Bolivia's Evo Morales has been re-elected.
Some of you may be asking, "Weren't the country's elections in 2009?" Yes, they were. That's not at all what we're talking about.
It was reported Monday by several Hispanic news outlets - including Los Tiempos, La Razon and La Rioja (excuse the Google Translate pages, but you get the idea) - that the Bolivian president once again has been elected to helm the union for coca leaf producers in the nation.
Coca, as in the precursor plant for cocaine.
Those of you familiar with Morales are aware of his fondness for the crop. You might even remember the time he gave Secretary of State Condoleezza Rice a charango, an Andean instrument similar to a ukelele, inlaid with leaves from the plant ... which must have made for spirited discussion when she came back through U.S. Customs.
Those of you familiar with Bolivia are aware that many indigenous folks there have been known to employ the plant for purposes unrelated to Scarface Delight. The plant has been used for thousands of years in the Andes, and not merely as a stimulant. It's also a medicine that can reportedly relieve altitude sickness and pain or suppress appetite if you chew the leaves, a custom known as "acullico."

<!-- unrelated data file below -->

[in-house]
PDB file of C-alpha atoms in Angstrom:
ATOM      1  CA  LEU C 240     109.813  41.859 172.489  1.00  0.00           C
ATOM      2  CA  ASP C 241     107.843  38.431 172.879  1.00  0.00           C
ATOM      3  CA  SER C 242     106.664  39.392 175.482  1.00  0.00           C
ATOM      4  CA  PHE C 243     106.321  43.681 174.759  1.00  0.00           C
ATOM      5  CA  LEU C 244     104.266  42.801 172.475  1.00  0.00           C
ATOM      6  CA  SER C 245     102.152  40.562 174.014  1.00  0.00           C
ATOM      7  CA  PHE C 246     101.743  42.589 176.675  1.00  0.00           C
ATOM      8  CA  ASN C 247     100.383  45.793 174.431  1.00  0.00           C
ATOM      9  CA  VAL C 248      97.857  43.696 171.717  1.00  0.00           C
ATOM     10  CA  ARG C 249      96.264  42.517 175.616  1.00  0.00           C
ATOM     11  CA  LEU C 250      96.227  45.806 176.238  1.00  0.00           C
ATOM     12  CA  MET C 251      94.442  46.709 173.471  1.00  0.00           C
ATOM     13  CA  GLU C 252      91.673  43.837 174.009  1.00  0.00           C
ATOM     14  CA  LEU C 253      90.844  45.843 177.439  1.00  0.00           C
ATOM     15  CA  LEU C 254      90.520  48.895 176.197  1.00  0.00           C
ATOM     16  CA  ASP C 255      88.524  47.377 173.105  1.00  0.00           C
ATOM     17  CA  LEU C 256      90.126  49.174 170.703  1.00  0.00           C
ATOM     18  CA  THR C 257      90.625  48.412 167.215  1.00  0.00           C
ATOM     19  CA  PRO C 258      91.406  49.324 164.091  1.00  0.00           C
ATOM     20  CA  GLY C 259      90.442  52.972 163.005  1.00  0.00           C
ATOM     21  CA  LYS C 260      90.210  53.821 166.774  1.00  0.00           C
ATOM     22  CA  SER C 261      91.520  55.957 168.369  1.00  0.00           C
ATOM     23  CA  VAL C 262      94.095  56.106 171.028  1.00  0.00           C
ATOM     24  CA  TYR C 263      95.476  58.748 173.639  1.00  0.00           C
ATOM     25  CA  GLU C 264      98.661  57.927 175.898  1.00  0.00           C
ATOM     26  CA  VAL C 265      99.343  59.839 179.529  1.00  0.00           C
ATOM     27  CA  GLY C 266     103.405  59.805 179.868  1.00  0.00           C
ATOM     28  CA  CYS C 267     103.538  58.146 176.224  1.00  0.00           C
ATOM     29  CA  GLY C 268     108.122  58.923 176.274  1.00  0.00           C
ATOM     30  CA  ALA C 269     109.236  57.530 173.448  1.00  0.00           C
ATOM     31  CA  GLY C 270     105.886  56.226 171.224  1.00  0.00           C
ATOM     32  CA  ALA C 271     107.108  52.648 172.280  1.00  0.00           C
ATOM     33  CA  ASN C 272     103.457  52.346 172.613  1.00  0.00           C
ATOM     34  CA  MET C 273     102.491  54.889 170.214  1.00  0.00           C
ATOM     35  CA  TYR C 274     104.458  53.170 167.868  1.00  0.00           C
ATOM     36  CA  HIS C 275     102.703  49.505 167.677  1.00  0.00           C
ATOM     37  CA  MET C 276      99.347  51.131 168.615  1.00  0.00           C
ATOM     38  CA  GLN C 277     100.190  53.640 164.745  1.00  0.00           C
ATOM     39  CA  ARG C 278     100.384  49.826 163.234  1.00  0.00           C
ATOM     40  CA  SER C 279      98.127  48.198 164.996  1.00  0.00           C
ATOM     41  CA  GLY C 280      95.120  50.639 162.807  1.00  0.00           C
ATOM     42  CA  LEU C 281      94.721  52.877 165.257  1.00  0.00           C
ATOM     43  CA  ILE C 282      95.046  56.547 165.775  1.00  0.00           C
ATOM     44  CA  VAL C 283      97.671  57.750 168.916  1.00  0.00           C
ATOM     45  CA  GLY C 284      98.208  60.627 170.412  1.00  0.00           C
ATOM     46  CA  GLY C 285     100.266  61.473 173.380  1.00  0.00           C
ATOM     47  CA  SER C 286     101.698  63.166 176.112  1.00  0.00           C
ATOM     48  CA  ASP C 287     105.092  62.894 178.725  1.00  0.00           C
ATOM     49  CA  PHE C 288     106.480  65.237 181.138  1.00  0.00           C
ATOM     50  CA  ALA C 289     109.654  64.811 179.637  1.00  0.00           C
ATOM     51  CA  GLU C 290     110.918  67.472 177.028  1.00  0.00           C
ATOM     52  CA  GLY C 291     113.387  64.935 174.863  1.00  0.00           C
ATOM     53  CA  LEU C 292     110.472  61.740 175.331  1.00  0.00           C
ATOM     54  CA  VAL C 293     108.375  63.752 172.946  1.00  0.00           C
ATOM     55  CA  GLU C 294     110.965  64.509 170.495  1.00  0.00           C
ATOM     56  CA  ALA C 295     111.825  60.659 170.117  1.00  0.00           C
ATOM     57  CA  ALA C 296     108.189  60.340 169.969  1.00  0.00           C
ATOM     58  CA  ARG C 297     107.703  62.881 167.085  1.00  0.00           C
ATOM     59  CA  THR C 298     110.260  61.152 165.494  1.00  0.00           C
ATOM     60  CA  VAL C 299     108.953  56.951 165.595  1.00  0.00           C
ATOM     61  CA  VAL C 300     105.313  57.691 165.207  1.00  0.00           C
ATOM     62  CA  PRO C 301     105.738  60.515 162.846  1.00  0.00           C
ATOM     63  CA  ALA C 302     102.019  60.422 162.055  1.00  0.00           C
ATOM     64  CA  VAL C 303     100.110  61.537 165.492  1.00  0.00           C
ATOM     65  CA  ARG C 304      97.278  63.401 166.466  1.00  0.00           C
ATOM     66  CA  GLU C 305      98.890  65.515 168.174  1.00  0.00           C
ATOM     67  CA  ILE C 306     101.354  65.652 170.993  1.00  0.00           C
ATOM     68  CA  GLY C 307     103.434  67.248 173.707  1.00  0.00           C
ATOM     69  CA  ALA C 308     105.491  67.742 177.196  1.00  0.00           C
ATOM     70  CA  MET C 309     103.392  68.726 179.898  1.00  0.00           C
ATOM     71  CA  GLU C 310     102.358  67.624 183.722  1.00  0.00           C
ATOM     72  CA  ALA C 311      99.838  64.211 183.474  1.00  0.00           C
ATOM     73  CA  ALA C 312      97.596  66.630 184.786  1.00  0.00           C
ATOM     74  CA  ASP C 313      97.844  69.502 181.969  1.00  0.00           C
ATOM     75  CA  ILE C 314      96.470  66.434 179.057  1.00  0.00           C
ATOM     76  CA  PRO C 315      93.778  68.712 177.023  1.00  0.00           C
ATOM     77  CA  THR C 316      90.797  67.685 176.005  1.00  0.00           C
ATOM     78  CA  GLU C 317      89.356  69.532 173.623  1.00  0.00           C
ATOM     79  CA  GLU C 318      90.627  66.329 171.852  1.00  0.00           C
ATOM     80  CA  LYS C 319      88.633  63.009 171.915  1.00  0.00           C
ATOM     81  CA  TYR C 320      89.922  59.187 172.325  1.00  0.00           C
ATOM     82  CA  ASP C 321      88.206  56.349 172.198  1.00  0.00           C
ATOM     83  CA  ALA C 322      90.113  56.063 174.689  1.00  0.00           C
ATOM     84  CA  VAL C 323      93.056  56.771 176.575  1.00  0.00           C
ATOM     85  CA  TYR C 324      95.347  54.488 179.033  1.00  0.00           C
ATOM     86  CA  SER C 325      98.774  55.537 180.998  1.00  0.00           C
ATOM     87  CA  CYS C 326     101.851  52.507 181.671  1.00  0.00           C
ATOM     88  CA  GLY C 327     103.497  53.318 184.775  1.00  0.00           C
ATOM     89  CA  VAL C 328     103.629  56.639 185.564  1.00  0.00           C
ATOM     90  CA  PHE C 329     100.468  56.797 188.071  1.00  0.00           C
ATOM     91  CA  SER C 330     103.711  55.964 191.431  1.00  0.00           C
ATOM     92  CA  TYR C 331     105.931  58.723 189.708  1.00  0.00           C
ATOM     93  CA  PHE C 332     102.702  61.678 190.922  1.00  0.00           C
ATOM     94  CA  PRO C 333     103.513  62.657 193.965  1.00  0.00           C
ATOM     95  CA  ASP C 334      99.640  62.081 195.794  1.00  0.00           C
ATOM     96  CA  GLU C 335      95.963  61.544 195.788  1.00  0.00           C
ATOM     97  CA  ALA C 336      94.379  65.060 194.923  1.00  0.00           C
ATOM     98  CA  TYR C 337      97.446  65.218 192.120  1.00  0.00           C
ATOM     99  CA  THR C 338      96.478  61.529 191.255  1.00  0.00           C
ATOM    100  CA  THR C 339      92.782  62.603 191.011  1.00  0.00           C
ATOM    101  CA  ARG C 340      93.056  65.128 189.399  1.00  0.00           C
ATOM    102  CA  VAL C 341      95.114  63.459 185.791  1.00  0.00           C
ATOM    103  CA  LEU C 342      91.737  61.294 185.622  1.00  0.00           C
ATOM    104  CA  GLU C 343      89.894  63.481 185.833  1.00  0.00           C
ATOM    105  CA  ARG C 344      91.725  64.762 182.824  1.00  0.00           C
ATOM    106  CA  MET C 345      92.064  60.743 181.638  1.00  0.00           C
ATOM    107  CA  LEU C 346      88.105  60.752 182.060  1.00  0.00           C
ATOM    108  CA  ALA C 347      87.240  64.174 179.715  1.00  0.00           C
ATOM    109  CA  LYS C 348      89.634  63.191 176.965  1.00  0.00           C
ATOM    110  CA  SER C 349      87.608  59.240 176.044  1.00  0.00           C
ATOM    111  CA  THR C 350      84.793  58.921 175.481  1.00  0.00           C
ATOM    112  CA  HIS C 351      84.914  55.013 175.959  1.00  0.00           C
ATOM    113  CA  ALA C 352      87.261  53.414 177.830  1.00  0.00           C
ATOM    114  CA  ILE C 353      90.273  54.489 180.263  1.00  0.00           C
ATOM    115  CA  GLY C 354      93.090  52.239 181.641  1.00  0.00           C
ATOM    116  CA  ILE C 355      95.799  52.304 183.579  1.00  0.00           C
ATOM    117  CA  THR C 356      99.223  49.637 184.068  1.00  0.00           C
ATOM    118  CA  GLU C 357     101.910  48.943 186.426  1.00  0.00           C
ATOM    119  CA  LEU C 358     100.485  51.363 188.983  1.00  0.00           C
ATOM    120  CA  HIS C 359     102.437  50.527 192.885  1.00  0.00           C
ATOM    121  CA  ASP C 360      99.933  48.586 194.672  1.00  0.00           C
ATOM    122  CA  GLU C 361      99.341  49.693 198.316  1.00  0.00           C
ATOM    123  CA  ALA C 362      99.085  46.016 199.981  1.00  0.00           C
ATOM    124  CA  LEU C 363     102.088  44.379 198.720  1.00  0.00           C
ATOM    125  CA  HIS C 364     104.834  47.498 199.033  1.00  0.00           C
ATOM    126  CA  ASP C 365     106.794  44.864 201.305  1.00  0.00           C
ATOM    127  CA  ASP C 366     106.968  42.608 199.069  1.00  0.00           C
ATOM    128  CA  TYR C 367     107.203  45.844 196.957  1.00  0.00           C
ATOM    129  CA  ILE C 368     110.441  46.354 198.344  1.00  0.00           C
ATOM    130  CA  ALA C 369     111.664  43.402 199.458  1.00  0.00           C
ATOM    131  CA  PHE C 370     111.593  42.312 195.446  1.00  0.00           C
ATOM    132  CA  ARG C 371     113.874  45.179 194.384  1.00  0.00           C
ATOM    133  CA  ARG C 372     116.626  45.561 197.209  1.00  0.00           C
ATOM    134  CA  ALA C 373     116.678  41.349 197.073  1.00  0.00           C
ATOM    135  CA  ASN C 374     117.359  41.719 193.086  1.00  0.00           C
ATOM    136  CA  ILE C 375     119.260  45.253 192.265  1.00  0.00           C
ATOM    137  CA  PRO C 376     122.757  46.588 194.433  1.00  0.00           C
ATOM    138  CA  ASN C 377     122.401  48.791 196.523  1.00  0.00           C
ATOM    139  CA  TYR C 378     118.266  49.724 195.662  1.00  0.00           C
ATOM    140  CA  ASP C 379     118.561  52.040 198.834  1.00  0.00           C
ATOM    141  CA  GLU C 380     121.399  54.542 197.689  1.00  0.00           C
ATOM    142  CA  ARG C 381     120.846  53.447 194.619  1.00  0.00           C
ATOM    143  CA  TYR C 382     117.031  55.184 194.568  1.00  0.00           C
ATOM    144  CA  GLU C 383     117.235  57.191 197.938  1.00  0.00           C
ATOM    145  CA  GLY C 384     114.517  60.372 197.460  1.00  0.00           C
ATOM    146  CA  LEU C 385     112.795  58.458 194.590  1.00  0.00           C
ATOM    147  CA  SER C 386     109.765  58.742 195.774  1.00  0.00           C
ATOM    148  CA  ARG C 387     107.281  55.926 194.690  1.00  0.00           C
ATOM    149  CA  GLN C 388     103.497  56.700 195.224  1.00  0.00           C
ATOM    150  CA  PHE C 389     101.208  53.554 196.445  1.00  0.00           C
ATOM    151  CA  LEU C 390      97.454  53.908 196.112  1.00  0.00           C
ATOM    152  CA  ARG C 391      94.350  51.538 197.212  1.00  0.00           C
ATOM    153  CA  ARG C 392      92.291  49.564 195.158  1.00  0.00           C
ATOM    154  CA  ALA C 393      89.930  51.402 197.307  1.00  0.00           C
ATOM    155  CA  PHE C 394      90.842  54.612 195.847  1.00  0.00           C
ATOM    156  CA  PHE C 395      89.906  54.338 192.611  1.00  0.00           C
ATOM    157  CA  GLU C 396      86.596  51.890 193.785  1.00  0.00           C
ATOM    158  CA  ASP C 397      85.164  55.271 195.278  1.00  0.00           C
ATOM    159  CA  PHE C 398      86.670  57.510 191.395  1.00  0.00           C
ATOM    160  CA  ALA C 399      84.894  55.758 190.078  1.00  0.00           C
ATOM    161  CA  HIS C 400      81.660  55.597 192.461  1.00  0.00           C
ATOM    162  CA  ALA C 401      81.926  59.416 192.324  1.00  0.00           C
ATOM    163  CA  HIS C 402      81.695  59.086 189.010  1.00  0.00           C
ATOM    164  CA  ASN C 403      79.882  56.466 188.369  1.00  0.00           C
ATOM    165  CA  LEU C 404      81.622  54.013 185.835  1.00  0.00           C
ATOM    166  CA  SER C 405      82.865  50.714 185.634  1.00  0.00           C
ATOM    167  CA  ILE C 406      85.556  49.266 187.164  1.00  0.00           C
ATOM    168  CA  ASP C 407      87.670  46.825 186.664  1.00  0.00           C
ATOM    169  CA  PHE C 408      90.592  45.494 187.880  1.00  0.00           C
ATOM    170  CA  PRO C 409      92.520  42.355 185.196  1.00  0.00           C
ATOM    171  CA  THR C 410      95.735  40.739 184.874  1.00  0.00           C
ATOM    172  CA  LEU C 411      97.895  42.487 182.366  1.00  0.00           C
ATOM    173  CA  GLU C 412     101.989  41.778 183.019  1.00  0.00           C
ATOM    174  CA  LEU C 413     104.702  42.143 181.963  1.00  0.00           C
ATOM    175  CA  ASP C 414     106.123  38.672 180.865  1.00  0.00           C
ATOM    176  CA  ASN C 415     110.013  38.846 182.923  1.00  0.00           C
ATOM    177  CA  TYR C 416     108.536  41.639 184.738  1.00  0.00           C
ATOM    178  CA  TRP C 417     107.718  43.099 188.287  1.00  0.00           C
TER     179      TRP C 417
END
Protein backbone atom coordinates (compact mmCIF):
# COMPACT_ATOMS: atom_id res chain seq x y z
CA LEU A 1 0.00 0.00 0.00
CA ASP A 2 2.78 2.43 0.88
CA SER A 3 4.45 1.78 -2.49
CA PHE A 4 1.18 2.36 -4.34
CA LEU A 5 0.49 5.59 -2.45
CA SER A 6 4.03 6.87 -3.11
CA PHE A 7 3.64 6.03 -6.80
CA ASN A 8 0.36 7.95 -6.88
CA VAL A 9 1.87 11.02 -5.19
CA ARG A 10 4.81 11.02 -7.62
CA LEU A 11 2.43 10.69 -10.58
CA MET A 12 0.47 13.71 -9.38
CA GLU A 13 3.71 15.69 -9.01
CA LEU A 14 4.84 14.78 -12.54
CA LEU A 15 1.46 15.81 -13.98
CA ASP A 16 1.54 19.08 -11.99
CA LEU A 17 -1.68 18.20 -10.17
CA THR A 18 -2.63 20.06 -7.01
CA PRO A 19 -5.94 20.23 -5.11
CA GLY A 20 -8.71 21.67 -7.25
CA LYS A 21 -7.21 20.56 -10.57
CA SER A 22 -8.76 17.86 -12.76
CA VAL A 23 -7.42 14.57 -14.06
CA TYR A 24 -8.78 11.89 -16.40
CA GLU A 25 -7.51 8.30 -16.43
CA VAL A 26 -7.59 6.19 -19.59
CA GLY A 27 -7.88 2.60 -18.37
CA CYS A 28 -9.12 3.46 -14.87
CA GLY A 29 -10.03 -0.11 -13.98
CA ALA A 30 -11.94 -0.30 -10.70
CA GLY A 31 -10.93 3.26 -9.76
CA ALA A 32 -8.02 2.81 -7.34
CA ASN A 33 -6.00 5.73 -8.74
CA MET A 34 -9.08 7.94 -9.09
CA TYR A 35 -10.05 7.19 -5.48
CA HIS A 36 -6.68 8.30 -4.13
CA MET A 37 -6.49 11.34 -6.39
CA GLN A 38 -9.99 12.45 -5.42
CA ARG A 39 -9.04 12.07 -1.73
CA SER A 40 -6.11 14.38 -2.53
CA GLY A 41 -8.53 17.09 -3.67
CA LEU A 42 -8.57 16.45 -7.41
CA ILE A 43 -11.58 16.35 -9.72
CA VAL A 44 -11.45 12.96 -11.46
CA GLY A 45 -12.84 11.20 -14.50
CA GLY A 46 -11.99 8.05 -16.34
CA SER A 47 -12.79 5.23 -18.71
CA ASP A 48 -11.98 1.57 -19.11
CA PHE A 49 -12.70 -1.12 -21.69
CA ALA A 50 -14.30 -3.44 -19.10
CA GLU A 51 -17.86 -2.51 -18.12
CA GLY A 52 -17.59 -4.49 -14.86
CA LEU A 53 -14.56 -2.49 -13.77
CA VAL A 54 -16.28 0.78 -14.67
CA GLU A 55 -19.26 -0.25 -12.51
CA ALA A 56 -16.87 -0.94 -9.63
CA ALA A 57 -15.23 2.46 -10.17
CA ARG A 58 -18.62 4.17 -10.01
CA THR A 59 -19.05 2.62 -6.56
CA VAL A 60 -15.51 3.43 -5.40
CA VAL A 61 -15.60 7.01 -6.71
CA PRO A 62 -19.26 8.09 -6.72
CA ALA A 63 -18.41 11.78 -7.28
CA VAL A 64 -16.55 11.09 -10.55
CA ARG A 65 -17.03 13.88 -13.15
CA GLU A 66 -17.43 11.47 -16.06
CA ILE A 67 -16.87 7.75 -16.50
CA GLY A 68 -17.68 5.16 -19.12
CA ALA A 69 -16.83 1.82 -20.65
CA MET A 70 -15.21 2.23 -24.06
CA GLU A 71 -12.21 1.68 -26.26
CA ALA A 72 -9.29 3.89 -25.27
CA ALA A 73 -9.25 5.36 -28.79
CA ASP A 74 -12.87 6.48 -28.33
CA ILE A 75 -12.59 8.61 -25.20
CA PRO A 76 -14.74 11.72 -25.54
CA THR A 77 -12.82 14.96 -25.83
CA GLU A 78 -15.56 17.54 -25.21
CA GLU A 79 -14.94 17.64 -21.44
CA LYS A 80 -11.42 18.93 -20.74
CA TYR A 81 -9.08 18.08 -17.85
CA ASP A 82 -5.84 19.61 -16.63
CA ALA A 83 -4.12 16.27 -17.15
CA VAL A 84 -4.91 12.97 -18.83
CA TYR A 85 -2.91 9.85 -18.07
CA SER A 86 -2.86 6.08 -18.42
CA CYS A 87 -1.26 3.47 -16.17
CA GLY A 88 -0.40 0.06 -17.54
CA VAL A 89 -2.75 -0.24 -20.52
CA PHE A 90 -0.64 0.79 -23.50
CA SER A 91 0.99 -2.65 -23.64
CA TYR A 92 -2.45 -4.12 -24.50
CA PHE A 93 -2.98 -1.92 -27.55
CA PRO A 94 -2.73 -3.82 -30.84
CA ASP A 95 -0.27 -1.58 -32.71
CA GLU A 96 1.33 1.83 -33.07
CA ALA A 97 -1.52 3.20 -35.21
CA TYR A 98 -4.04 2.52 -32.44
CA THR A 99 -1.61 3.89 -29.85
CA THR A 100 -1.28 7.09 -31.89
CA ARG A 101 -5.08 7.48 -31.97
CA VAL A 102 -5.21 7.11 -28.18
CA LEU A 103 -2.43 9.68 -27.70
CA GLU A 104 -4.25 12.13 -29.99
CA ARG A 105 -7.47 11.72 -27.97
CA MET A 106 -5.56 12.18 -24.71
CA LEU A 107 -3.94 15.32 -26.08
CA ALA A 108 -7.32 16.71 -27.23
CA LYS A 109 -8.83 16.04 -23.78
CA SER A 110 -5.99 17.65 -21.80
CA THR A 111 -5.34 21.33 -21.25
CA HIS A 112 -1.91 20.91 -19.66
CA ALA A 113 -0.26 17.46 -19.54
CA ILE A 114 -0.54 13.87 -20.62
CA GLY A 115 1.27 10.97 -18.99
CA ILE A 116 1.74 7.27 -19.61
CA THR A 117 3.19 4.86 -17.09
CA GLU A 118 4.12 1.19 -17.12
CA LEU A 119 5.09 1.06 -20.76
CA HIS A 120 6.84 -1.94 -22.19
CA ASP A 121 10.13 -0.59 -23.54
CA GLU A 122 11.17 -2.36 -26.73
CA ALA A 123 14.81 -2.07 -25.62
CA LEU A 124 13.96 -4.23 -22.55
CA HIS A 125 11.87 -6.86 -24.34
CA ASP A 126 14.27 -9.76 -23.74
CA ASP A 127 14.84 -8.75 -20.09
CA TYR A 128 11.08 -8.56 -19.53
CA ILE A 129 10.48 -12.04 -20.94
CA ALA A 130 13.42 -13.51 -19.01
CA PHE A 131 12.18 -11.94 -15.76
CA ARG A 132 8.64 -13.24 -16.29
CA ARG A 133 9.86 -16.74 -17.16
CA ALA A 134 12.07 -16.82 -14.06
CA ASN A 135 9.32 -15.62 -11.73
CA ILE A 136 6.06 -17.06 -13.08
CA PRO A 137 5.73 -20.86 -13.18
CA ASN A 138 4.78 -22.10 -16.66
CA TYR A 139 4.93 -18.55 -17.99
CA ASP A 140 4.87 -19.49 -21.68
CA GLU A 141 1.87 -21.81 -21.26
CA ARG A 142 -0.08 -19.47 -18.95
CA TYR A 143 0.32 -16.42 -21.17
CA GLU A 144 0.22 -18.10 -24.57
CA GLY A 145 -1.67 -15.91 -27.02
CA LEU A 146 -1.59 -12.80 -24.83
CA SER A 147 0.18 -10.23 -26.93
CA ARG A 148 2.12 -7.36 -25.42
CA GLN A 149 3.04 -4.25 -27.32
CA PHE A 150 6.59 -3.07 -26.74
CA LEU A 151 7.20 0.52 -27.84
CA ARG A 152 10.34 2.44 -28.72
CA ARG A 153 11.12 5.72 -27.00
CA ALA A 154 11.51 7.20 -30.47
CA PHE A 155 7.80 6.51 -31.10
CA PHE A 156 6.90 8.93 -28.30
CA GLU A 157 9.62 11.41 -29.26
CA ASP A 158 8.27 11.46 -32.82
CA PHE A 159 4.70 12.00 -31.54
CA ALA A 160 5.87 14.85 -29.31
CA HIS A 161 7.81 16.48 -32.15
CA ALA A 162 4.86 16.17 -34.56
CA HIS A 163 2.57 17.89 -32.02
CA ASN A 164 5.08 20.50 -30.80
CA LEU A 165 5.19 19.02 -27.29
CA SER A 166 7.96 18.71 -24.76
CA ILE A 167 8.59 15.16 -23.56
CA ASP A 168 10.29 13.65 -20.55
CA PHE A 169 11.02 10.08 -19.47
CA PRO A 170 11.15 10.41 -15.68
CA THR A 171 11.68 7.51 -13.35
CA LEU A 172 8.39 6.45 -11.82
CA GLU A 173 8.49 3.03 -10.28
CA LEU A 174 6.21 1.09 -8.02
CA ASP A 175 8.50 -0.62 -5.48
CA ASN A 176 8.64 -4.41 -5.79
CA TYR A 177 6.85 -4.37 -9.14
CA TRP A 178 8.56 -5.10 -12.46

Holding up a coca leaf at a U.N. meeting on narcotics Monday, Bolivian President Evo Morales defended the practice of chewing on the leaves as tradition and urged the body to reconsider its decision to declare it illegal.
Coca leaves, the raw ingredient used in the making of cocaine, were declared an illegal substance under Single Convention on Narcotic Drugs of 1961, along with heroin and others.
"I want to ask the assistance of the international community in correcting a historical error that was committed against the Bolivian people when it unreservedly ratified the Single Convention Against Narcotic Drugs of 1961," Morales told the 55th session of the Commission on Narcotic Drugs in Vienna, Austria.
Bolivia has withdrawn from the convention, but said it would rejoin if the traditional consumption of coca leaf is allowed to continue.
Morales, a former union leader for coca growers, told the body his country has designated $20 million to fight cocaine traffickin - but cultural "producers of coca leaf are not drug dealers; consumers of coca leaf are not drug addicts," he said.FULL STORY
Update: A 6.2-magnitude earthquake struck Bolivia Tuesday afternoon, the U.S. Geological Survey said.
The quake's epicenter was about 185 kilometers (115 miles) south-southeast of Santa Ana, Bolivia, the agency said. It struck at a depth of about 530 kilometers (330 miles).
There were no immediate reports of injuries of damage.
Preliminary estimates put the magnitude at 6.7, but authorities later revised the number.
The U.S. State Department on Thursday issued a travel warning for U.S. citizens living in or visiting Bolivia because of the massive protests in the country's southwest.
The travel alert says Bolivia is suffering "unstable social and security situations" in several regions.